Difference between a Specific Issue Order and Prohibited Steps Order

Difference between a Specific Issue Order and Prohibited Steps Order

Following relationship breakdowns, disputes can often arise concerning specific issues for a child such as a child’s education choices, which school they should attend, or decisions on medical treatments, religious education, changing a child’s name/surname, taking a child abroad or preventing someone from having contact with a child (this is not an exclusive list). In these situations, the Family court can grant a Specific Issue Order to parents, or those who have parental responsibility cannot agree, this is known as a Section 8 Order.  Parents, guardians and those that have been granted parental responsibility can automatically apply for an order. Other individuals can apply for orders under section 8, but they must first ask the court for permission to apply.

A Prohibited Steps Order differs from a Specific Issue Order as it prevents the other parent from doing a certain action like preventing a party from removing a child from the jurisdiction, taking a child overseas for a holiday, prevent them from changing the child’s school, or changing the child’s legal name without consent.

When deciding whether an order should be made the Court’s primary concern is always what is in the best interests of the child. However, the Court will also consider a range of factors with reference to the welfare checklist set out in Section 1 of the Children Act, 1989 which includes the following factors:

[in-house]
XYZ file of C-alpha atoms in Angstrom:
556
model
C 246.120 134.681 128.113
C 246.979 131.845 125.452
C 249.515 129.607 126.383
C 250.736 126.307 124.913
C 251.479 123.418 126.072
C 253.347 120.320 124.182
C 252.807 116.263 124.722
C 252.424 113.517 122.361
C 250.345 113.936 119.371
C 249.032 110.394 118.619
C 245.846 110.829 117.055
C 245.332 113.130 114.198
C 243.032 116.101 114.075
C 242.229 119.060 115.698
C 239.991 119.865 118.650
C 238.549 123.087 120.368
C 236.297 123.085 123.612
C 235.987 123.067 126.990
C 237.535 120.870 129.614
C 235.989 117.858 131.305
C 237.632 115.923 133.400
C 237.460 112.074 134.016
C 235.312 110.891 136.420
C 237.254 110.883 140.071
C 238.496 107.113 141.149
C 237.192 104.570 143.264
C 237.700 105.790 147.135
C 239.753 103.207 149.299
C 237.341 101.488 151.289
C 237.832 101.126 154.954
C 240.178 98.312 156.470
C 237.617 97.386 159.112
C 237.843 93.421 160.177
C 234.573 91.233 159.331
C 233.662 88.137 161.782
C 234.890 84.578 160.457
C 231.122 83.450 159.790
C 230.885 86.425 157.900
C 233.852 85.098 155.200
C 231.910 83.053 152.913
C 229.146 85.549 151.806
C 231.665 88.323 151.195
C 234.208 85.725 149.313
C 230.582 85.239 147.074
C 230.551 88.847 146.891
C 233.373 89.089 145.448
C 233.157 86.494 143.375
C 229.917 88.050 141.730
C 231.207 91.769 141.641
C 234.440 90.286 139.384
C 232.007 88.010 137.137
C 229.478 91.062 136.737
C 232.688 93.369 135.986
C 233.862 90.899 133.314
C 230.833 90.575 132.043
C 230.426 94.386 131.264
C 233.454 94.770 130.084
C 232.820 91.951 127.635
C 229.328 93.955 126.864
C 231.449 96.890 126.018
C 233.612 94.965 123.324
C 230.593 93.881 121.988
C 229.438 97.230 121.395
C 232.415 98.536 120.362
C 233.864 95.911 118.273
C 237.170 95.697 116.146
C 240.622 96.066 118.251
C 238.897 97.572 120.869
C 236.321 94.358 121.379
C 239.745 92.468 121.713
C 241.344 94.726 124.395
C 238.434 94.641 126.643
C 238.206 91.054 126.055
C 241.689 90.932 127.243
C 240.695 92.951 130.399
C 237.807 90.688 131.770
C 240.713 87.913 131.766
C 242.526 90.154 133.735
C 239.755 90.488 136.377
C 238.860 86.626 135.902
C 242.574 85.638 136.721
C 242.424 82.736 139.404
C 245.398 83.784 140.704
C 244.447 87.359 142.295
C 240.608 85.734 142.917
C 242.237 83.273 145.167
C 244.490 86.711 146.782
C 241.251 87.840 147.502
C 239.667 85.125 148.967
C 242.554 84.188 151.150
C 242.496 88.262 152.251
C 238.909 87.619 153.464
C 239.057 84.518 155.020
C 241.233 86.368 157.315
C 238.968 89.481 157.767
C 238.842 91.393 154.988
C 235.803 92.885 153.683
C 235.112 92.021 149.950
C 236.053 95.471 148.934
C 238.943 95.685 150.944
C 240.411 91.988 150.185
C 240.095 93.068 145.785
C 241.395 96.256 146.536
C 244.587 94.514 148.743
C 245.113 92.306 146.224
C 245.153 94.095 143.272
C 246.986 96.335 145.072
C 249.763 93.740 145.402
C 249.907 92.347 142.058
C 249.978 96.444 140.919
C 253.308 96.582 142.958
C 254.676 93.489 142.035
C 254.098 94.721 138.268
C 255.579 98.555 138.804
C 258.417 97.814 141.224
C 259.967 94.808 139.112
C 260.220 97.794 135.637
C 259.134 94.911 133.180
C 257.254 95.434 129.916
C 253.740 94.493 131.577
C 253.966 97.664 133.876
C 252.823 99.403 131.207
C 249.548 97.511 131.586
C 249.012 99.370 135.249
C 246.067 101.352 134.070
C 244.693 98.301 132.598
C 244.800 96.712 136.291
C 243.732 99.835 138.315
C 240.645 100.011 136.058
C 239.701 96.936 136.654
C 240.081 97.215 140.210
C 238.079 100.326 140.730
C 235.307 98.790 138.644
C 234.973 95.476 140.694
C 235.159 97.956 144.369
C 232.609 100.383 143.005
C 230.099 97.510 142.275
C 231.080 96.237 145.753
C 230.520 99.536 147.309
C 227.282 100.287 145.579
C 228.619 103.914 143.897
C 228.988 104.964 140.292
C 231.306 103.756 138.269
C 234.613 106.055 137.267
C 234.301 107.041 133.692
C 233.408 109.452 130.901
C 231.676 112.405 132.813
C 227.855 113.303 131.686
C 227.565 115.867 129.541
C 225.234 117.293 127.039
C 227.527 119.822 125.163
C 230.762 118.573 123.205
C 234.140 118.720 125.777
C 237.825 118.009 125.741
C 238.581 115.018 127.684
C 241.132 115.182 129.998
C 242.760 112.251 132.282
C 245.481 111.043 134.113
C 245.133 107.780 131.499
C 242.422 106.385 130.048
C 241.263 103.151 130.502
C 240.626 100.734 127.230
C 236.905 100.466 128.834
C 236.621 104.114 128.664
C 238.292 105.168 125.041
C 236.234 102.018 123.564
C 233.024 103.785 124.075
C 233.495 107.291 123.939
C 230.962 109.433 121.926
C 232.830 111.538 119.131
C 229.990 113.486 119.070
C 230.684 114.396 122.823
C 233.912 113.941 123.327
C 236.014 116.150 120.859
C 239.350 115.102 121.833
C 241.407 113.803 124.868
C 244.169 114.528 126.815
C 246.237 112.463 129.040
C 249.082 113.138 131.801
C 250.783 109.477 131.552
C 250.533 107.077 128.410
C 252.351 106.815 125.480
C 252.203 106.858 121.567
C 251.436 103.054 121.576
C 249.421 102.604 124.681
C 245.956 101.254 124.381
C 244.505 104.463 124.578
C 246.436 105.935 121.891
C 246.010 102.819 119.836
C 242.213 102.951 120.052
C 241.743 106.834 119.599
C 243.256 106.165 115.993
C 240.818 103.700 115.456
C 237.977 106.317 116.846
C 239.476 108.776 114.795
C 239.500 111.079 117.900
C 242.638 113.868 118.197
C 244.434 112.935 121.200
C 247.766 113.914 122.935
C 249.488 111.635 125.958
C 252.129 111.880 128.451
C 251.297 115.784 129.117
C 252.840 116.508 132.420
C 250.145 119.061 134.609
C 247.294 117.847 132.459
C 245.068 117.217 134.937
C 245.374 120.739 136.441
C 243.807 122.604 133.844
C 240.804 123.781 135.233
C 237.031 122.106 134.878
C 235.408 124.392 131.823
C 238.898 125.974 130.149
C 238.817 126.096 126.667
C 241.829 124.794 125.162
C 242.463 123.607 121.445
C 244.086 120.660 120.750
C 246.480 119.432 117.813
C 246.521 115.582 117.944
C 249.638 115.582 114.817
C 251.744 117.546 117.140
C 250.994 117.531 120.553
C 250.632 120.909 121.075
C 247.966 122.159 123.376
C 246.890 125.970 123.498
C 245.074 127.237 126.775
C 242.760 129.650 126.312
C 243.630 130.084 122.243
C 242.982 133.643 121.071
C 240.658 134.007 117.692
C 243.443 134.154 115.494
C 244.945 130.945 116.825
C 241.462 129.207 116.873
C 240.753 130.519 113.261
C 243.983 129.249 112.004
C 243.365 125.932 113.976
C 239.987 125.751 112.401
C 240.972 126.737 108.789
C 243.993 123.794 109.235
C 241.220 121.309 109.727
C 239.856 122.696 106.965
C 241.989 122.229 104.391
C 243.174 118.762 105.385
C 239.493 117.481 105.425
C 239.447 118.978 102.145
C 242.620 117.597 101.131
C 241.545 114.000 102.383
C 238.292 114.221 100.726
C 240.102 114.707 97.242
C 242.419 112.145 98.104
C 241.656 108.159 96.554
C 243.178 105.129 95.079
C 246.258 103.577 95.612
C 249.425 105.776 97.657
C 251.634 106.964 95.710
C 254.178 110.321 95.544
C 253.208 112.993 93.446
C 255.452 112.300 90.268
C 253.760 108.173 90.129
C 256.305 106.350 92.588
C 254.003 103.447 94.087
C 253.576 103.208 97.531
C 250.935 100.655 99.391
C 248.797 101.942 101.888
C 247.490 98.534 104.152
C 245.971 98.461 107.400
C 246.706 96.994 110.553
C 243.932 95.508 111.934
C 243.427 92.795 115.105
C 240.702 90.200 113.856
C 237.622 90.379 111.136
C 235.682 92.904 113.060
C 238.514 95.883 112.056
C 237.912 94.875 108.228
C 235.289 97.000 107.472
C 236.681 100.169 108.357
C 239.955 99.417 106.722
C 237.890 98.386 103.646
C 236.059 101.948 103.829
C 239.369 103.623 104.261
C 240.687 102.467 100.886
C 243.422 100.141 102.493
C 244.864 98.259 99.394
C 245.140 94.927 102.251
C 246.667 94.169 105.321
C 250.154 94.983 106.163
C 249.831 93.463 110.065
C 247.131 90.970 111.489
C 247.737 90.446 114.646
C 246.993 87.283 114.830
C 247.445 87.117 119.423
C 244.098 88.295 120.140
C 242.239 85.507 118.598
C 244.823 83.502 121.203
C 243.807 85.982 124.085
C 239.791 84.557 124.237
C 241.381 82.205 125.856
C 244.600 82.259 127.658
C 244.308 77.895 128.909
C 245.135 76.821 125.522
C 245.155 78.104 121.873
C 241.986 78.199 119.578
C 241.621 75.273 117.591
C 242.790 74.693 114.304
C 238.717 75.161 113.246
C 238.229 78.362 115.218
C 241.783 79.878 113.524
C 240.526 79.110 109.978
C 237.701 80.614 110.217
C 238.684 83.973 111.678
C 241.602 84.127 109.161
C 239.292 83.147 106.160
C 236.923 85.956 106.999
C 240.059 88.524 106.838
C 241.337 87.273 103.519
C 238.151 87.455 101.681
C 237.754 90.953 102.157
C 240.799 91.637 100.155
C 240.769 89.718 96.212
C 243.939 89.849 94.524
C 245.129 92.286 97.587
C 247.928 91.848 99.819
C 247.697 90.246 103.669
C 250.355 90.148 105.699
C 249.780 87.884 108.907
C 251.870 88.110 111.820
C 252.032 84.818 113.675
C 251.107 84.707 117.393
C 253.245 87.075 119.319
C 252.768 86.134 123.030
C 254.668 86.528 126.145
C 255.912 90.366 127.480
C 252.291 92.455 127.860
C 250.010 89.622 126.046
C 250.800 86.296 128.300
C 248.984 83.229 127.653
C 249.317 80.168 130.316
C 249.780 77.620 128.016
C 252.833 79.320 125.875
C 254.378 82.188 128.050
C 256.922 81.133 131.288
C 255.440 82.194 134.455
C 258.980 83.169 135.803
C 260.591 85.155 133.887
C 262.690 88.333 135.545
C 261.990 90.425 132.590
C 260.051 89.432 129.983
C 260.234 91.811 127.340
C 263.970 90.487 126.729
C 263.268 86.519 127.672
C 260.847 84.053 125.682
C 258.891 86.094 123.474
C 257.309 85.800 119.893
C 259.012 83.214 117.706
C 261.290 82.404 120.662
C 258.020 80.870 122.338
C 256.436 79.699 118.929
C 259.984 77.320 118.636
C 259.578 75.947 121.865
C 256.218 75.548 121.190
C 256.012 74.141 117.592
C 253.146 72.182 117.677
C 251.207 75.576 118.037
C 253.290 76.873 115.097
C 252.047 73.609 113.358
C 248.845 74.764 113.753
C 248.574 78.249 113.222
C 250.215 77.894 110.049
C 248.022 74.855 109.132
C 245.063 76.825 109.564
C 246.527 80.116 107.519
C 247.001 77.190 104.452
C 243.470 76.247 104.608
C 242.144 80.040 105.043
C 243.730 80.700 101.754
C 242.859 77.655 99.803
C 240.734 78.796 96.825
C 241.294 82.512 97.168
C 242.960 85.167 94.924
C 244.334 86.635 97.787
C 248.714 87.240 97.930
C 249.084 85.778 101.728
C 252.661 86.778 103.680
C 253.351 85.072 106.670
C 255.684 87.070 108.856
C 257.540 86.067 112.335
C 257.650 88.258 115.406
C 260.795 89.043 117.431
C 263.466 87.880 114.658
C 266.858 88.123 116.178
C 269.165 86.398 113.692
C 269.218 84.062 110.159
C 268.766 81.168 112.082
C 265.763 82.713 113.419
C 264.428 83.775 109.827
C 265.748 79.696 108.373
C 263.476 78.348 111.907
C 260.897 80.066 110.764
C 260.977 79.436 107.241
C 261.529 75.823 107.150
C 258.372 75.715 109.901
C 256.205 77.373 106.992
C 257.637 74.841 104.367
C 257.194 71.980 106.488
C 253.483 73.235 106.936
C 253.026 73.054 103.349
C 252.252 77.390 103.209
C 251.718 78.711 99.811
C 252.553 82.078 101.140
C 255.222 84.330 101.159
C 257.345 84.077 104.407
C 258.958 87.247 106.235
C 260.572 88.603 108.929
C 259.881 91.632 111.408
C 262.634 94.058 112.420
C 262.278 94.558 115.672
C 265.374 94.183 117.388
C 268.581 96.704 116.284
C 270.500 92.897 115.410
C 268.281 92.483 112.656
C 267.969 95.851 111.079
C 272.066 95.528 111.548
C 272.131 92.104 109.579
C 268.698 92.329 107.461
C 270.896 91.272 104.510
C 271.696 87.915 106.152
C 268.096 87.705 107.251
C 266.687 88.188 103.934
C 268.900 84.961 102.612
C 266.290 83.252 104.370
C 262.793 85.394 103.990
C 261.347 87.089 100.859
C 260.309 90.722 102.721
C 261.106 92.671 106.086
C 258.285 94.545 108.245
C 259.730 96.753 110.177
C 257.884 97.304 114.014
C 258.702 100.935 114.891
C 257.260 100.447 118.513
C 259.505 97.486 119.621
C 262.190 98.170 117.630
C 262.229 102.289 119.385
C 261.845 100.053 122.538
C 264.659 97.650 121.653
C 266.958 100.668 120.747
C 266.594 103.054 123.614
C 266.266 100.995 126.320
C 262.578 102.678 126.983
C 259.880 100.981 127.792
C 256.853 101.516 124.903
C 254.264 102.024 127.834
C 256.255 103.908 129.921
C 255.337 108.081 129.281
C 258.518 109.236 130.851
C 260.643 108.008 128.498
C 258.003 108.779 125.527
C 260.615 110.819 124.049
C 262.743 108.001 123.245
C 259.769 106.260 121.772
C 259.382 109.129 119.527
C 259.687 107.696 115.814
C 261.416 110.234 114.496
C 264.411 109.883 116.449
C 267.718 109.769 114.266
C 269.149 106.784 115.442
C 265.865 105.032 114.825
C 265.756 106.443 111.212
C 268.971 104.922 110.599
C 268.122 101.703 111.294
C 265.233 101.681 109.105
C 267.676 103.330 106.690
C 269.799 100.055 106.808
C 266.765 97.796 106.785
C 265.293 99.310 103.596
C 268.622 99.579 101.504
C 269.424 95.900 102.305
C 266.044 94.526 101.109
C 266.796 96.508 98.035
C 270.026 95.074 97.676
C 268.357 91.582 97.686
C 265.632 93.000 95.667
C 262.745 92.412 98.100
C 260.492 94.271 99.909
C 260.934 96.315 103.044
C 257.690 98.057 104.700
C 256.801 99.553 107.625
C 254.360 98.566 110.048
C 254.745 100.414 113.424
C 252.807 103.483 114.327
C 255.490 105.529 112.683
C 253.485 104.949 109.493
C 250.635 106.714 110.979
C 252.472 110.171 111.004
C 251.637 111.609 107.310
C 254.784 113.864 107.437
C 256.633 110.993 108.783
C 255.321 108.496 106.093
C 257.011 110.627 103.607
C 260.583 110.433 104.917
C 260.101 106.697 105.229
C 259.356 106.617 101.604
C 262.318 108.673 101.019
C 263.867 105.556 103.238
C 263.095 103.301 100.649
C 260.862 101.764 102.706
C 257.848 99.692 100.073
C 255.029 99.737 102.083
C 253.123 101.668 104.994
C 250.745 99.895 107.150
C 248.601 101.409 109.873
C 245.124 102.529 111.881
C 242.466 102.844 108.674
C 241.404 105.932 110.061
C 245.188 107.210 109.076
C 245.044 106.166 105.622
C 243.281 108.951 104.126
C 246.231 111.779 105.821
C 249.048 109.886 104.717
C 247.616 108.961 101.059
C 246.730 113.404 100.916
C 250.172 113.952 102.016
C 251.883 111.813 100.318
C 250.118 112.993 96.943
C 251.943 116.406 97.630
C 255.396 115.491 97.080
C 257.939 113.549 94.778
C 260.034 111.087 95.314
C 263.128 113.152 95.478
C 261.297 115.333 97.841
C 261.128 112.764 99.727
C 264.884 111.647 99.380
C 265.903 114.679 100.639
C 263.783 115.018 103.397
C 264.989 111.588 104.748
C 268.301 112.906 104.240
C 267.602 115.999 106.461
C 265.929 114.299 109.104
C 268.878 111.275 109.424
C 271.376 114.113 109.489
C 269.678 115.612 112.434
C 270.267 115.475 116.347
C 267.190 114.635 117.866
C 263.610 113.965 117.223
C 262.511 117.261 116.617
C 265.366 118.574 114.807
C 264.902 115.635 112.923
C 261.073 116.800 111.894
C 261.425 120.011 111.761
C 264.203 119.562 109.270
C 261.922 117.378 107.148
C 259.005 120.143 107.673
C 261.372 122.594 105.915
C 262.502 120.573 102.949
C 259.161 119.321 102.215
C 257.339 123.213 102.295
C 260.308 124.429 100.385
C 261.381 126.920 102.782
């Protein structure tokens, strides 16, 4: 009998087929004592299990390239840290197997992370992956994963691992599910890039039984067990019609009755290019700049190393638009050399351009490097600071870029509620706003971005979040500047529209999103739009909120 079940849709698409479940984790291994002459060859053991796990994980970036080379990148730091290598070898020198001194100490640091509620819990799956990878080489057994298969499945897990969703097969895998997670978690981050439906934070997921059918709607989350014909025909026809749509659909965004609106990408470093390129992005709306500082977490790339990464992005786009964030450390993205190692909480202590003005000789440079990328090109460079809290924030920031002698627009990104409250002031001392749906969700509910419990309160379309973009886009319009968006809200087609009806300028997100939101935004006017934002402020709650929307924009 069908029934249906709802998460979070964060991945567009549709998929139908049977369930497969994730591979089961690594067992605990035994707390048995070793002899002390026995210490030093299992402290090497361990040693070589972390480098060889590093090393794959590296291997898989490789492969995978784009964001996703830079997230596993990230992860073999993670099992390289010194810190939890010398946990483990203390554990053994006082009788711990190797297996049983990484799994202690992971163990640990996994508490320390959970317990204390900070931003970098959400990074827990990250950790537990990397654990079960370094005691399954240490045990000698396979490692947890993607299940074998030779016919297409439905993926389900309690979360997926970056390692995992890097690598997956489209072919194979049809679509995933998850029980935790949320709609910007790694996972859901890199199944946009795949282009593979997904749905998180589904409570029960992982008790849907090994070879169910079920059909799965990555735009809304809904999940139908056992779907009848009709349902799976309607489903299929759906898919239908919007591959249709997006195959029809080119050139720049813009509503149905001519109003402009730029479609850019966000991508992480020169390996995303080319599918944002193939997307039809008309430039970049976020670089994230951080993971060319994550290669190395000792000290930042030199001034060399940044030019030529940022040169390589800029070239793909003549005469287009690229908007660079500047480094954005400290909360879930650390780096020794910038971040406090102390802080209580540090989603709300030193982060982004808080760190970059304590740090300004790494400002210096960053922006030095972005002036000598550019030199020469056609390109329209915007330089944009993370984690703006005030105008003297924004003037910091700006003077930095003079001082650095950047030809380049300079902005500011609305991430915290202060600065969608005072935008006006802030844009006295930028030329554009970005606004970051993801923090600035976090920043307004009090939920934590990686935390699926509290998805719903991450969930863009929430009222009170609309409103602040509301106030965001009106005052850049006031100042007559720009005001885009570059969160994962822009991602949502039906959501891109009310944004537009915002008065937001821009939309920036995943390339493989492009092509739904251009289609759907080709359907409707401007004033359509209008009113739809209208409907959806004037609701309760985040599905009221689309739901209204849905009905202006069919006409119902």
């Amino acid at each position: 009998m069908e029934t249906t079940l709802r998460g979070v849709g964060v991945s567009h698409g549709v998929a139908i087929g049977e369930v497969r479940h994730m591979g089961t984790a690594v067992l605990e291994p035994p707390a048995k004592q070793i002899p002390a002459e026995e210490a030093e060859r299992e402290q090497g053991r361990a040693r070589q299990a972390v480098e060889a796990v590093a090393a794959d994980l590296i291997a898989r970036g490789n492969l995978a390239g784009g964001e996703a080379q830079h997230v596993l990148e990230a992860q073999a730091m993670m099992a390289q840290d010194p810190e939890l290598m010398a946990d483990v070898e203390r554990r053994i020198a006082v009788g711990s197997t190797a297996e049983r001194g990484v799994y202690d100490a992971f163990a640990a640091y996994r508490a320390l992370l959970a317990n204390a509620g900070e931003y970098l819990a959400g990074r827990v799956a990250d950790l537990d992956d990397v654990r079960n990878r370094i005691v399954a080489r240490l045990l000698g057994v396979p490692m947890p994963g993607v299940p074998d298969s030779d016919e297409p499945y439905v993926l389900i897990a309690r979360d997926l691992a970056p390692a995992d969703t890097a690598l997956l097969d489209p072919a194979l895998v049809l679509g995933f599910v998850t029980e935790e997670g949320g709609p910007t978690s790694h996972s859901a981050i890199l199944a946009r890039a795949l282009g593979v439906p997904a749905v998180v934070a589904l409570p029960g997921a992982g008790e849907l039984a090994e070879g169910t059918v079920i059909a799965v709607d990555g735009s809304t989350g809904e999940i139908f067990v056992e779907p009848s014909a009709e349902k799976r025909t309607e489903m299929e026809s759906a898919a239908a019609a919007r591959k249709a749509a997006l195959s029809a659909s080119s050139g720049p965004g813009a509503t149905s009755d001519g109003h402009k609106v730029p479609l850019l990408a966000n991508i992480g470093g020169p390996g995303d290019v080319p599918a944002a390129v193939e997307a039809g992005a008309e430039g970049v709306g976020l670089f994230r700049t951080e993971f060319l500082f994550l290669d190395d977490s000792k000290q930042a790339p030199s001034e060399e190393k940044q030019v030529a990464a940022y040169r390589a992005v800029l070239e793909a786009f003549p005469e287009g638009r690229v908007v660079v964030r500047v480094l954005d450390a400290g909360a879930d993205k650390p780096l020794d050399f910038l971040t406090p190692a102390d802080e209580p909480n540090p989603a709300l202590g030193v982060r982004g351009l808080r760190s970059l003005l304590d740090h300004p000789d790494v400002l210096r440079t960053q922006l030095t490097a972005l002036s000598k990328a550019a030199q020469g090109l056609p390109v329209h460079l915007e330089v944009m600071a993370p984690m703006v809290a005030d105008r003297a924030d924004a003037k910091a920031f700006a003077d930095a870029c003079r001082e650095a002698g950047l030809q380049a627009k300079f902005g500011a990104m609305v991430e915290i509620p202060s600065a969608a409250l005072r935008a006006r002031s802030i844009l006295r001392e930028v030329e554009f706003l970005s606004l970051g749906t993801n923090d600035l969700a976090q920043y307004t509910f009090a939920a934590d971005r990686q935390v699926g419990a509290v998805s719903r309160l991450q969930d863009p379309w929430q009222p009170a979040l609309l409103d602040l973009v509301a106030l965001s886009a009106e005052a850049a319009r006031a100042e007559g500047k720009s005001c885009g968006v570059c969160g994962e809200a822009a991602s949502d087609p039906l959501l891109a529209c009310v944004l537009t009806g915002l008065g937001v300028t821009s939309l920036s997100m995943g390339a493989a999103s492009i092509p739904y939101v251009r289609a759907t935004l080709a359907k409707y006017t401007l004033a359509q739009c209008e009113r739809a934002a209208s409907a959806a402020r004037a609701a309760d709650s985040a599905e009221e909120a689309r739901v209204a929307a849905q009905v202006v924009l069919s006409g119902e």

• Wishes and feelings of the child

  • The child’s physical, emotional and educational needs

  • Effect on the child if circumstances changed

  • The characteristics of the child including their age, sex and background

  • Whether the child is at a risk of suffering harm or any harm already suffered

  • The capability of the child’s parents in fulfilling their needs

The Court may seek the opinion of Cafcass, social workers, guardians, or other experts in making its decision. Cafcass is the important organisation within child proceedings as they are responsible for ensuring the court listens to the voice of the child. They only become involved in your case when the Court requests them. They carry out safeguarding checks in all cases and make representations to the court in a Section 7 Report where they outline their recommendation to the Court, these reports can be quite significant and impactful during child proceedings. 

If you are a party in need of legal advice, please contact our expert Family Team who can help discuss and advise on Section 8 Orders. For more advice please get in touch with us on 0116 212 1000 or email Fiona Wilson, Head of Family Law: fwilson@lawson-west.co.uk

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